It’s time for moon cakes again. The mid-autumn festival isn’t until September 18 — and should thus be called the late-summer festival — but this isn’t the first time people tried to get a head start on a holiday.
Tradition has it that moon cakes were first used to carry messages to help the Chinese throw off the Mongols in the 14th century. That would explain why we still find strange things in moon cakes, like salty egg yolks. They are supposed to represent the moon, which is unfortunate because that is the part we always throw away. Rumor has it that some moon cakes have four of these salted horrors inside of them to represent the four phrases of the moon. Yeerrch.
Moon cakes are generally exchanged between family members and loved ones in Shanghai to help everyone imagine what the moon must look like in a place without pollution. In the less polluted parts of the country, people actually gaze at the moon while they eat moon cakes. In fact, moon gazing inspired some guys long ago to get trashed and write some poems.
In the past, moon cakes took up to four weeks to make, but never fear. You can now get them easily all over the city — and they come in a multitude of flavors, like lotus seed, red bean, fruit, date, green tea, meat and even coffee. At 900 Century Eatable (we wish we were kidding) on Huashan Lu near Yuyuan Lu, you can get all kinds of flavors for around 5 yuan per jin. We prefer the hami melon and pineapple. Excellent coffee flavored ones can be found at Croissants de France for 4-5 yuan, but avoid the ones labeled “XO”. They taste like crap. For 100-300 yuan, you can get a boxed set of moon cakes from bakeries and supermarkets throughout the city. They even have three-tiered swivel boxes at Christine (in Chinese) for 168 yuan. Should you be feeling adventerous, some bakery chains like Ganso (in Chinese) and Christine are offering ice cream moon cakes. Usually the ouside is chocolate or some kind of scary pastel color, while the inside is full of ice cream, which we hope wasn’t made in China. If you have a spare 388 yuan, you can fork it out for a box of ice cream moon cakes from Haagen Dazs. To get the more traditional style, head to the gate of Jing An Temple, where you can “get in line” to buy some of the cheapest moon cakes in the city. For once, we find that the options in this city are far too endless.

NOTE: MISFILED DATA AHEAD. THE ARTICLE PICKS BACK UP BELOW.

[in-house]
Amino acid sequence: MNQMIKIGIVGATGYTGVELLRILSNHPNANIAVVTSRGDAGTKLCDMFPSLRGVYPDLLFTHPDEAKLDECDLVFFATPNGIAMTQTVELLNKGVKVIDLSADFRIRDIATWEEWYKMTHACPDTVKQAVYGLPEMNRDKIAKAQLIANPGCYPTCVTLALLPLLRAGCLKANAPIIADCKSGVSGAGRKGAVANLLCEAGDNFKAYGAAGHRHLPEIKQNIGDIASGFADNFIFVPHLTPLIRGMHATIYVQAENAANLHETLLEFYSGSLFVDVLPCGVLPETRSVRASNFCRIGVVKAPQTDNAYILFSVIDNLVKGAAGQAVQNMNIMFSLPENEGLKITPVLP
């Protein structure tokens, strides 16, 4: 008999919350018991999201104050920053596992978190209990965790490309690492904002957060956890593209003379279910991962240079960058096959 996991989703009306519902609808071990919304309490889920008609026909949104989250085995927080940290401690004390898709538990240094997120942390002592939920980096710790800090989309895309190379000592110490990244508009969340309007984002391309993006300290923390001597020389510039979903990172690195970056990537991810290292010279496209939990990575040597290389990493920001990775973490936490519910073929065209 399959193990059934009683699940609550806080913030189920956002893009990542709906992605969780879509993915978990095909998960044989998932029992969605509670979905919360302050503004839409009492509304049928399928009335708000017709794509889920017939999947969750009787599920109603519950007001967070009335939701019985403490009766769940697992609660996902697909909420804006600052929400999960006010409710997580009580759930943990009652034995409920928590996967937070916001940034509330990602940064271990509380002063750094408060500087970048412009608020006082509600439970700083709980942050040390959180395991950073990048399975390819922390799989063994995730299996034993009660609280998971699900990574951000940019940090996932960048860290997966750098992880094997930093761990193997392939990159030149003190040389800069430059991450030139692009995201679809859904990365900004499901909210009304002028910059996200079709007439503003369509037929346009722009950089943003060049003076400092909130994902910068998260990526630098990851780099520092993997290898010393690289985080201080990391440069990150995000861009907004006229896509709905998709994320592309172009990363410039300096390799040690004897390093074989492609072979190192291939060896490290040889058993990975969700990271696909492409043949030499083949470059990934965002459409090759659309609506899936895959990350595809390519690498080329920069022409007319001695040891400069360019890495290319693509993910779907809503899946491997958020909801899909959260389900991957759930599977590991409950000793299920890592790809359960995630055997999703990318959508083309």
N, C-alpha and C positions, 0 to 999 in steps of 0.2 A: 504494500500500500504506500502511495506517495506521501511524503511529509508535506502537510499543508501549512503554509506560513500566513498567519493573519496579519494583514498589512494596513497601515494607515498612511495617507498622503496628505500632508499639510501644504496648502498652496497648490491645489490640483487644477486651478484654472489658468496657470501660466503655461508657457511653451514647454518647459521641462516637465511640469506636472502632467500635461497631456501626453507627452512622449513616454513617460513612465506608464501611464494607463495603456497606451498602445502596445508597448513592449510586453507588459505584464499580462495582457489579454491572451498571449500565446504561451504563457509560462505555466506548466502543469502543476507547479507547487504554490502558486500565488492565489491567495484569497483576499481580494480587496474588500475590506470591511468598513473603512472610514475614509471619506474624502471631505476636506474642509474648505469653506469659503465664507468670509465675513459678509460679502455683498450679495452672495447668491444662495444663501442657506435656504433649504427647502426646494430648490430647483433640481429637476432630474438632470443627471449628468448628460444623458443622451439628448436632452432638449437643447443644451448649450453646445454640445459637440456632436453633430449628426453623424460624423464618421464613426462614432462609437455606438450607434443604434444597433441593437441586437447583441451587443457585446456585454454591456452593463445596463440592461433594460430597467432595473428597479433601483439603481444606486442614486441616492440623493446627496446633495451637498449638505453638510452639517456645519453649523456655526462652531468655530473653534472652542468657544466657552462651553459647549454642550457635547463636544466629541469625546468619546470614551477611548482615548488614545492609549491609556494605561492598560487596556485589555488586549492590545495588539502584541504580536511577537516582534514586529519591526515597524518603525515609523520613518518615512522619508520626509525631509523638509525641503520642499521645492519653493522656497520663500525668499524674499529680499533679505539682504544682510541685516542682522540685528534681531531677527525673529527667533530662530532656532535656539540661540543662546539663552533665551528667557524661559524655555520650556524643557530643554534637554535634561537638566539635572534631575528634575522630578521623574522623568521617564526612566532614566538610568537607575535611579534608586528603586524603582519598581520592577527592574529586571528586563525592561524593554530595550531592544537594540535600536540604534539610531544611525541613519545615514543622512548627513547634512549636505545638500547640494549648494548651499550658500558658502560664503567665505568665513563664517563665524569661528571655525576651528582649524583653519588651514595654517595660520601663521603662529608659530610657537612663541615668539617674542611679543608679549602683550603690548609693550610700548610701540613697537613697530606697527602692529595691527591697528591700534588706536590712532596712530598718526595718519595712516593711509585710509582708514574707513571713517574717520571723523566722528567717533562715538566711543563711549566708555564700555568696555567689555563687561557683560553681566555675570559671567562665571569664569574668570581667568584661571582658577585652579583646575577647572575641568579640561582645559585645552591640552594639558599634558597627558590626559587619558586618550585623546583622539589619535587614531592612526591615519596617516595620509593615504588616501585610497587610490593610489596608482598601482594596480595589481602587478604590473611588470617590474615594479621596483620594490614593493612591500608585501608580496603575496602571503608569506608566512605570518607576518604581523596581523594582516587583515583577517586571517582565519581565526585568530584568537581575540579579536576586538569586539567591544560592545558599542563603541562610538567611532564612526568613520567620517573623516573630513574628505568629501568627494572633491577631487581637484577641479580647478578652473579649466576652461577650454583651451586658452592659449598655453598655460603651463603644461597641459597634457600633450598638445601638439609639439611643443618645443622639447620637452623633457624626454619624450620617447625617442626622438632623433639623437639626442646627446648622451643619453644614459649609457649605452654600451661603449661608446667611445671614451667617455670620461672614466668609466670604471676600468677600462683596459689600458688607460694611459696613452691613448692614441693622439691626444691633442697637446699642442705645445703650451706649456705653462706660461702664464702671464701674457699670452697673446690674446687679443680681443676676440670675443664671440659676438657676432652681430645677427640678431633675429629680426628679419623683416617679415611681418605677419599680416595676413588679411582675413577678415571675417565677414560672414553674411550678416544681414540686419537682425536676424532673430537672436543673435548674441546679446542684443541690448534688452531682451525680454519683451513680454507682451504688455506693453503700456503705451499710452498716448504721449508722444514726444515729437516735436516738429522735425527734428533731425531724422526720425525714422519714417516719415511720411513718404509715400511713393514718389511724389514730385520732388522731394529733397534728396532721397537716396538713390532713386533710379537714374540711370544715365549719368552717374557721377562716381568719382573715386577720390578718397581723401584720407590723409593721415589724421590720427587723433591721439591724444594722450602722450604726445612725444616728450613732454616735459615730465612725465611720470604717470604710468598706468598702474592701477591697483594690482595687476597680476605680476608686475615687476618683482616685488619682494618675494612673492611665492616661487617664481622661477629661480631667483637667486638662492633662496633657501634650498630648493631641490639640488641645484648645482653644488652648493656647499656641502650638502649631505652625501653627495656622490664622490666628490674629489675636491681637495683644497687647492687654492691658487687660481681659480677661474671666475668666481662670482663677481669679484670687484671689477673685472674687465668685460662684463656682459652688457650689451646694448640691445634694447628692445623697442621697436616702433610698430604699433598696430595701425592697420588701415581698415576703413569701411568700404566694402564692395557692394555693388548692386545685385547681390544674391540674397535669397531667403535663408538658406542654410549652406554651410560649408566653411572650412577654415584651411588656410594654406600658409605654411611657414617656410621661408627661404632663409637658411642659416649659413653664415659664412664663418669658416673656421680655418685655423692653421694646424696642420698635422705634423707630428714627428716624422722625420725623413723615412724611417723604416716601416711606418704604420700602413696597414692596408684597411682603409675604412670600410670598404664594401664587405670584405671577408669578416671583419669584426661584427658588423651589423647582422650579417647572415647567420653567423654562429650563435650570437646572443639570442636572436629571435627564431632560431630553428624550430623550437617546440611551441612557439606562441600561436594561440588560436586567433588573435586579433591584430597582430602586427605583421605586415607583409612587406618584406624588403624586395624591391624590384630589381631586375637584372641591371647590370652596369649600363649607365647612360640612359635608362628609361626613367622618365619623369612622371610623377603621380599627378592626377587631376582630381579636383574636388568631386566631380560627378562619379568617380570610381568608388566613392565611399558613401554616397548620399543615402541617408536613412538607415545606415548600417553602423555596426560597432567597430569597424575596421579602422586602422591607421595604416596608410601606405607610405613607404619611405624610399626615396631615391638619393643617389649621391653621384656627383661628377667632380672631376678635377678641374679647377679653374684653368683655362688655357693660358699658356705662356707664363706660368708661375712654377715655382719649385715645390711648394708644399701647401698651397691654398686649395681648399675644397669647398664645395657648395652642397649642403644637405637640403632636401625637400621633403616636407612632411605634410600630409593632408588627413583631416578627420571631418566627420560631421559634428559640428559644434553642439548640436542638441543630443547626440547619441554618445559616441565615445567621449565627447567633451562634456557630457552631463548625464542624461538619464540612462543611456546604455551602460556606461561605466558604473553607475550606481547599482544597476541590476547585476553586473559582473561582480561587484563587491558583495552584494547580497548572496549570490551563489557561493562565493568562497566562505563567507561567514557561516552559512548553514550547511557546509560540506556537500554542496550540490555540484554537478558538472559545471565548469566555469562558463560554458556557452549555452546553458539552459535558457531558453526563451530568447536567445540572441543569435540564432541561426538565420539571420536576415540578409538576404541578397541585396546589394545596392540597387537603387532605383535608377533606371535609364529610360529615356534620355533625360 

Pictures from ChinaTaiwan.org and About.com.